Pulmonary artery pseudoaneurysm (PAP) is a rare vascular phenomenon with a high mortality rate, as these entities can enlarge, rupture, and lead to asphyxiation. It can be congenital or secondary to trauma and infections. This case report highlights a rare cause of PAP in a patient with uncontrolled diabetes.

Case Report:

A 65 year old construction worker who is a diabetic presented with complaints of cough with expectoration and hemoptysis for 20 days. CT thorax showed features of necrotising pneumonia in left lower lobe. Bronchoscopy showed a swelling in the left lower lobe bronchus. CECT Thorax was later done which confirmed descending pulmonary artery pseudoaneurysm. Surgical resection of left lower lobe was done and sent for histopathological examination. Grossly the lobectomy specimen showed a well circumscribed grey brown cavitatory solid and cystic lesion measuring 5.5×4.8×4.4 cm. Microscopy showed necrosis with acute and chronic inflammatory infiltrates and colonies of broad, non-septate, ribbon like fungal hyphae with the morphology consistent with Mucormycosis. Special stains like PAS and GMS highlighted the fungal organism.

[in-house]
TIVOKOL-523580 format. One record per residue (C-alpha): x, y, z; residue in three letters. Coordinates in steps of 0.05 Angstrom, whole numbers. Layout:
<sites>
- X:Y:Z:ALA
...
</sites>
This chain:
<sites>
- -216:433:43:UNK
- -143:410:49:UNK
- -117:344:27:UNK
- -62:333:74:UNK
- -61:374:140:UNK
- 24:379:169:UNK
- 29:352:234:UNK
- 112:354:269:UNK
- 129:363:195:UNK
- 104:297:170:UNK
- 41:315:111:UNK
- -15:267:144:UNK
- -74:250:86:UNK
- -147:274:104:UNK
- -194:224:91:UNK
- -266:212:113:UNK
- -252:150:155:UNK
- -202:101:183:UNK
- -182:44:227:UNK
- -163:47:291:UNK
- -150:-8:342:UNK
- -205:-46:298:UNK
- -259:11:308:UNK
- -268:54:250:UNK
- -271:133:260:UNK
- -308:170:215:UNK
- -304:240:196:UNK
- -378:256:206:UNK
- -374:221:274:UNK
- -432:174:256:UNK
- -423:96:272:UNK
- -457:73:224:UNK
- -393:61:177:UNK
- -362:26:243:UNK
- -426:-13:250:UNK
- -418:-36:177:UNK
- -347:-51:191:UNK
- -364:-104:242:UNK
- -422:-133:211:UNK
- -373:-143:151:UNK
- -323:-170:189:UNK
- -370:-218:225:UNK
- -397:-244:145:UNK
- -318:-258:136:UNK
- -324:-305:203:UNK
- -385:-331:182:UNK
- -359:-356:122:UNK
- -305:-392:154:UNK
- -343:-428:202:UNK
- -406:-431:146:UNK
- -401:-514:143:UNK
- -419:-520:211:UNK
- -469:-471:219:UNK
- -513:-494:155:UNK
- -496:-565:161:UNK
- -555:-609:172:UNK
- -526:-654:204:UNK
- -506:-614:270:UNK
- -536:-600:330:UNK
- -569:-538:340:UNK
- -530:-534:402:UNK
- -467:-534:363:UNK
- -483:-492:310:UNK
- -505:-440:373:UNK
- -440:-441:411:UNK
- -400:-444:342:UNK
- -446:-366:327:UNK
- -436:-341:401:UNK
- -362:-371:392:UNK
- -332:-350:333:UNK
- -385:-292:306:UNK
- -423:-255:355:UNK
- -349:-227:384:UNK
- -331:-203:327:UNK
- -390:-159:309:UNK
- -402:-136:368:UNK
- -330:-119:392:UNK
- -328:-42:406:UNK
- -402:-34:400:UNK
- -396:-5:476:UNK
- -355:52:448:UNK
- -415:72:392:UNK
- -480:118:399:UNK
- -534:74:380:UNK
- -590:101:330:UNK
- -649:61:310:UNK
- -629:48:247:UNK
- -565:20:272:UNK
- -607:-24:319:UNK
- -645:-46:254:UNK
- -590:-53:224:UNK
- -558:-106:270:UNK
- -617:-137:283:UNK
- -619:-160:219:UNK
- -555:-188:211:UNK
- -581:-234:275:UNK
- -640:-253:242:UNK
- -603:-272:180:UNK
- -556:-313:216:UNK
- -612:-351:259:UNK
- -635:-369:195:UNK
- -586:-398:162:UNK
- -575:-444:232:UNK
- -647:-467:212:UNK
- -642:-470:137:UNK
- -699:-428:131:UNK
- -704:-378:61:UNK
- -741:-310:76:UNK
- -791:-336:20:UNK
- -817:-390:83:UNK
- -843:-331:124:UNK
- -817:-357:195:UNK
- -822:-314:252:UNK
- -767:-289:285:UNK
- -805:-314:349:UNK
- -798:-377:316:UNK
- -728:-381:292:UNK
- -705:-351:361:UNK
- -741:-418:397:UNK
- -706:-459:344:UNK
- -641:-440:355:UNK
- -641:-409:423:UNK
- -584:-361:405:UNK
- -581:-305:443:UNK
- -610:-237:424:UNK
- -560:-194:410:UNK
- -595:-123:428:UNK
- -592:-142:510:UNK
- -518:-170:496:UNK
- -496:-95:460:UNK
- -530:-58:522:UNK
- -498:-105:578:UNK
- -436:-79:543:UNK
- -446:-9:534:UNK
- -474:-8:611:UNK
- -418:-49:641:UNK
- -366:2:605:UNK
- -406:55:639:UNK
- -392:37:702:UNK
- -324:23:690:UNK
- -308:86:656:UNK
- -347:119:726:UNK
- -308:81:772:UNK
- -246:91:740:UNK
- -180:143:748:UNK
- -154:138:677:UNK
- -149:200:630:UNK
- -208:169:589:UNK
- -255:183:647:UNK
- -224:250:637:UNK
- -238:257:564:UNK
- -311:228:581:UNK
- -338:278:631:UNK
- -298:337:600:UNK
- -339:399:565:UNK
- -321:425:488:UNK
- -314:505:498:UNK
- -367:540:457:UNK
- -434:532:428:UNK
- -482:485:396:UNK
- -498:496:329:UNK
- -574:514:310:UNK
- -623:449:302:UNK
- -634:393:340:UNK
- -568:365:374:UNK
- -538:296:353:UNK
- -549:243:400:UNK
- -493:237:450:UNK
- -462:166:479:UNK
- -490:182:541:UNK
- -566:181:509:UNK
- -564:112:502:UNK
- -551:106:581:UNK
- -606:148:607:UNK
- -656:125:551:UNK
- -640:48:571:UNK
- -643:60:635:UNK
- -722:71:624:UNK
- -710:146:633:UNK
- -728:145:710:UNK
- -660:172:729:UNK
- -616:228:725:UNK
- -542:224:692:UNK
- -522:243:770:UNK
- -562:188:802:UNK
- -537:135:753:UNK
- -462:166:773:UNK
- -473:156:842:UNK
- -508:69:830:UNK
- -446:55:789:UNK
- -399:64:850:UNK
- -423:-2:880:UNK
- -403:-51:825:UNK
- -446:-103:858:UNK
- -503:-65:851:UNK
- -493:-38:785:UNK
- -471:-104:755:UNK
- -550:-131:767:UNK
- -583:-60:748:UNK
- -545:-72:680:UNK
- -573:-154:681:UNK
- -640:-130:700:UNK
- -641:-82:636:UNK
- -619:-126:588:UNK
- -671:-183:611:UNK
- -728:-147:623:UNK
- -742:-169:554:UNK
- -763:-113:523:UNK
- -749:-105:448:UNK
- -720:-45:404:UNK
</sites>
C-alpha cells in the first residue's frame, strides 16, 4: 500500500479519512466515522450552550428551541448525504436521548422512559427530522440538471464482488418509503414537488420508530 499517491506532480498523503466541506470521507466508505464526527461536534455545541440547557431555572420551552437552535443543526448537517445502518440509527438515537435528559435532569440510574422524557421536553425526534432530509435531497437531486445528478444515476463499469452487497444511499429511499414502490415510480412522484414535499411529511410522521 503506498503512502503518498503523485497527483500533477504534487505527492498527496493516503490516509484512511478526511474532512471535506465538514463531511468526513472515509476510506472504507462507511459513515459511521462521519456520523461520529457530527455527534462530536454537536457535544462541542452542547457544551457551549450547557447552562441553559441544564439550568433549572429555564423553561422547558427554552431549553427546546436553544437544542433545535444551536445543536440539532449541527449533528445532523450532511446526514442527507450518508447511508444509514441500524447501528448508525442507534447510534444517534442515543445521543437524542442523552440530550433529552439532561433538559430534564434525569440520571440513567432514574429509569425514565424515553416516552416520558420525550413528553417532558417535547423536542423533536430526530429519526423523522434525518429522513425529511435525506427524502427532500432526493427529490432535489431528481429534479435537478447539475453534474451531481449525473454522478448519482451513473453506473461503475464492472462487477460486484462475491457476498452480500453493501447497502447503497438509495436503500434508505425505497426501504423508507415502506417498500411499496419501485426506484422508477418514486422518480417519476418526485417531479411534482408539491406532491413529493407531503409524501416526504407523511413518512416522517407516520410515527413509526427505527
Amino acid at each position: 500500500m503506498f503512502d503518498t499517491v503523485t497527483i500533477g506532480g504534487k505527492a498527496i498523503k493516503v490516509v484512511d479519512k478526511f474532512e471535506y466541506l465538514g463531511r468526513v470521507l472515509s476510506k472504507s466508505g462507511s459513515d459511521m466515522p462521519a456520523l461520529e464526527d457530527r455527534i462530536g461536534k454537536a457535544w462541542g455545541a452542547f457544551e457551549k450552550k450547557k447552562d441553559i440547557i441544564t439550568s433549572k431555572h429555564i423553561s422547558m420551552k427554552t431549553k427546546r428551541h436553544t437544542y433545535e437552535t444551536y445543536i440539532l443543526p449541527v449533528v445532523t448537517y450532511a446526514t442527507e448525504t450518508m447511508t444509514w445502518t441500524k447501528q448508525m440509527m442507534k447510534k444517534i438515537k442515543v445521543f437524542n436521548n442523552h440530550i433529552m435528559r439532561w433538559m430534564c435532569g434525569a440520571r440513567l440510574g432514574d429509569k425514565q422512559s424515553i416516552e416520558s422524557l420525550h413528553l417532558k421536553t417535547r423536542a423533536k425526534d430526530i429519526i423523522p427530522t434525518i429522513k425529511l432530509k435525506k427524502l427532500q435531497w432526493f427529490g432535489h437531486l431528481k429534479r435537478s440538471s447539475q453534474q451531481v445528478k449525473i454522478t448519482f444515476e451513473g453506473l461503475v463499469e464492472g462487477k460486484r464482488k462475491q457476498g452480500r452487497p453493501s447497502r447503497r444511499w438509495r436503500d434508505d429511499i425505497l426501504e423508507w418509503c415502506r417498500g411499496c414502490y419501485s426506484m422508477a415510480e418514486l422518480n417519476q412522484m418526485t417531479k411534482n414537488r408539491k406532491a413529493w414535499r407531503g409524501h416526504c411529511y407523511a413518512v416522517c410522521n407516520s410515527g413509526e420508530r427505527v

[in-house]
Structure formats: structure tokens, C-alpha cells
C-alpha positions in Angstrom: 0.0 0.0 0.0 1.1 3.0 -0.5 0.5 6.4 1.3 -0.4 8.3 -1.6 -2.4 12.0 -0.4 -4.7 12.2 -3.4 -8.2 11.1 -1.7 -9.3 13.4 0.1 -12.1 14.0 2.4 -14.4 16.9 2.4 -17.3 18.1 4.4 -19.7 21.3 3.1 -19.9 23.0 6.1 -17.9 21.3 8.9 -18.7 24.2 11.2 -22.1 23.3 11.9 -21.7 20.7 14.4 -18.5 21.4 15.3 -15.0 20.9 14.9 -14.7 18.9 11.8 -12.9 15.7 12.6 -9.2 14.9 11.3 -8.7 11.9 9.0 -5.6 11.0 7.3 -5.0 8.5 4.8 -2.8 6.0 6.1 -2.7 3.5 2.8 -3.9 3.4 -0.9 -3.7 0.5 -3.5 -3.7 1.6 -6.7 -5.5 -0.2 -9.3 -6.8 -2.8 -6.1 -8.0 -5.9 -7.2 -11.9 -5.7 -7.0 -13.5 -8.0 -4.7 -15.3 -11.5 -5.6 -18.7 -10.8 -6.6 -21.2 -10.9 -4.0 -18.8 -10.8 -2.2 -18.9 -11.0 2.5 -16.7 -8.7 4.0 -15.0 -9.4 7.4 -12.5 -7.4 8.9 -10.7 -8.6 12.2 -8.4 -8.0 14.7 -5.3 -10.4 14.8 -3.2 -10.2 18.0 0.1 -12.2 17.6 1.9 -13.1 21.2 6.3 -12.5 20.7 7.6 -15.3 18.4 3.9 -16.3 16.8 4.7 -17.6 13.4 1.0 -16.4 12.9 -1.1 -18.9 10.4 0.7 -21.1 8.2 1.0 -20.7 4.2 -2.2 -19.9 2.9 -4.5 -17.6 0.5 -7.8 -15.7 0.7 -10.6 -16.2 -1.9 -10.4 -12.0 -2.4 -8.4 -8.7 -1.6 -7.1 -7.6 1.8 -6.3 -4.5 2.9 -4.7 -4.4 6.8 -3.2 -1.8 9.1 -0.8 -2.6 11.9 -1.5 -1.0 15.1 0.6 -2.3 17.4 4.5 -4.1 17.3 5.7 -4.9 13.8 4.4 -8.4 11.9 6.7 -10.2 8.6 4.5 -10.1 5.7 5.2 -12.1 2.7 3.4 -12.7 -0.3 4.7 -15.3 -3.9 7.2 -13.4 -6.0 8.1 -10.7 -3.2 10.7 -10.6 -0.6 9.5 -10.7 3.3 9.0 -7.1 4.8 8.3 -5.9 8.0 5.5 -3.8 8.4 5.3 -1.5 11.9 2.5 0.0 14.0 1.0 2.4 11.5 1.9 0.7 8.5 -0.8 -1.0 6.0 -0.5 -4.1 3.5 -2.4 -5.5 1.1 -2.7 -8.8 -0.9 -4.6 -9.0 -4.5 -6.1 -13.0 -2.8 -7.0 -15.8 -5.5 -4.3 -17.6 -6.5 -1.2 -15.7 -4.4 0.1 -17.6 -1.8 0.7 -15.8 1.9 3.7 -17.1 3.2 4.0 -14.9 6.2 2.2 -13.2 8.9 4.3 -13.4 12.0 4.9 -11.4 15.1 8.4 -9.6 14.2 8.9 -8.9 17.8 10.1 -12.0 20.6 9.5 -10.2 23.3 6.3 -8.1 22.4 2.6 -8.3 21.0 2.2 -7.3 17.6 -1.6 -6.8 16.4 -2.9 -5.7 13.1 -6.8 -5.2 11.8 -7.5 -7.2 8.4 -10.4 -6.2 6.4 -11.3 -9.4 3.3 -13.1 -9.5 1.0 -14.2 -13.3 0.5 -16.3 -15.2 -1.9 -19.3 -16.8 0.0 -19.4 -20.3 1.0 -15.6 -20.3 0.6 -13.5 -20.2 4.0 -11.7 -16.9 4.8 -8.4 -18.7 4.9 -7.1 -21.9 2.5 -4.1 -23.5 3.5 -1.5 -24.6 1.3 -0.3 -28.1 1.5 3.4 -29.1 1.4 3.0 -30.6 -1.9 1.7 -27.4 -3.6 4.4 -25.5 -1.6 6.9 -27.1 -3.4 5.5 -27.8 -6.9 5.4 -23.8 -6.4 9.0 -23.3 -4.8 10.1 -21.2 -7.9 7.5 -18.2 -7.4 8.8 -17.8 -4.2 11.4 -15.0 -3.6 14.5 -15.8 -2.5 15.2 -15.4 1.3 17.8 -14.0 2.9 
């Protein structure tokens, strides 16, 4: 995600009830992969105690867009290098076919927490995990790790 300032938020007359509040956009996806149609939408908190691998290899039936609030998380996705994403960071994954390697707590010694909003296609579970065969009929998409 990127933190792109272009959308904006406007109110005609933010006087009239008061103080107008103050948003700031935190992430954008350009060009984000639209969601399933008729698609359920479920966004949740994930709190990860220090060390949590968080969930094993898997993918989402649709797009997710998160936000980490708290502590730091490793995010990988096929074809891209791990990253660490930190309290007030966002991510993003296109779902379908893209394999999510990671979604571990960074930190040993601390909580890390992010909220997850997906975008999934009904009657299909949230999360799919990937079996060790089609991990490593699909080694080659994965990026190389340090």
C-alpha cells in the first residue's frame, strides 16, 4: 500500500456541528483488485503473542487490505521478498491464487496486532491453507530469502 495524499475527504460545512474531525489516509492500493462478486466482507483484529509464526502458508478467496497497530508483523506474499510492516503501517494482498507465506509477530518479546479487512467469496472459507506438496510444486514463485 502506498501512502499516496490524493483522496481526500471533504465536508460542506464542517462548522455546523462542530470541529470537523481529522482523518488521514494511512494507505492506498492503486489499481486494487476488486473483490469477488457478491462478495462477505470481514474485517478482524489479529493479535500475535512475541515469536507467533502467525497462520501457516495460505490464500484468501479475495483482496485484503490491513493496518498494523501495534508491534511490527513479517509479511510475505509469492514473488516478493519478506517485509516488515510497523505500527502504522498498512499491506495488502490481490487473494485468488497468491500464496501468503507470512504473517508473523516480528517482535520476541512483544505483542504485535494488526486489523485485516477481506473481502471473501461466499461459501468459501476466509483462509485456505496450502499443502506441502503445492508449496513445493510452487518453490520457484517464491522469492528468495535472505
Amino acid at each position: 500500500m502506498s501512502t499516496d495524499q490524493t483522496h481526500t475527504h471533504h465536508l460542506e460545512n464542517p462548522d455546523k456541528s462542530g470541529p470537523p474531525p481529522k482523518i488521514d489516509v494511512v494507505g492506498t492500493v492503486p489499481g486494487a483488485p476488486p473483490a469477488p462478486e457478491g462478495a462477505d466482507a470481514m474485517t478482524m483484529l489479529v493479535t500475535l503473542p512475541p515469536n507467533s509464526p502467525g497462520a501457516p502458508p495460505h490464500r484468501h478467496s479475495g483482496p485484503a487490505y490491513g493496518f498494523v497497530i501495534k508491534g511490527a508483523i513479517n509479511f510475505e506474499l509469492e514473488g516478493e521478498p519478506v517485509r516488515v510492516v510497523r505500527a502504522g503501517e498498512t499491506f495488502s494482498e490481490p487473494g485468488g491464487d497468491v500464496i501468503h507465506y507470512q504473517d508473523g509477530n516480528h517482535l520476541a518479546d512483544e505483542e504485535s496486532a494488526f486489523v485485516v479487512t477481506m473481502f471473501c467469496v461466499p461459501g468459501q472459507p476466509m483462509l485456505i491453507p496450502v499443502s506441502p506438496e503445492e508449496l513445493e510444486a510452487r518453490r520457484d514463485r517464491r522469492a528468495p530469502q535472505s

Pulmonary mucormycosis (PM), an underdiagnosed but an increasingly seen entity in the era of chemotherapy and immunosuppression, is a known cause of PAP, and should be suspected in immunosuppressed patients with hemoptysis.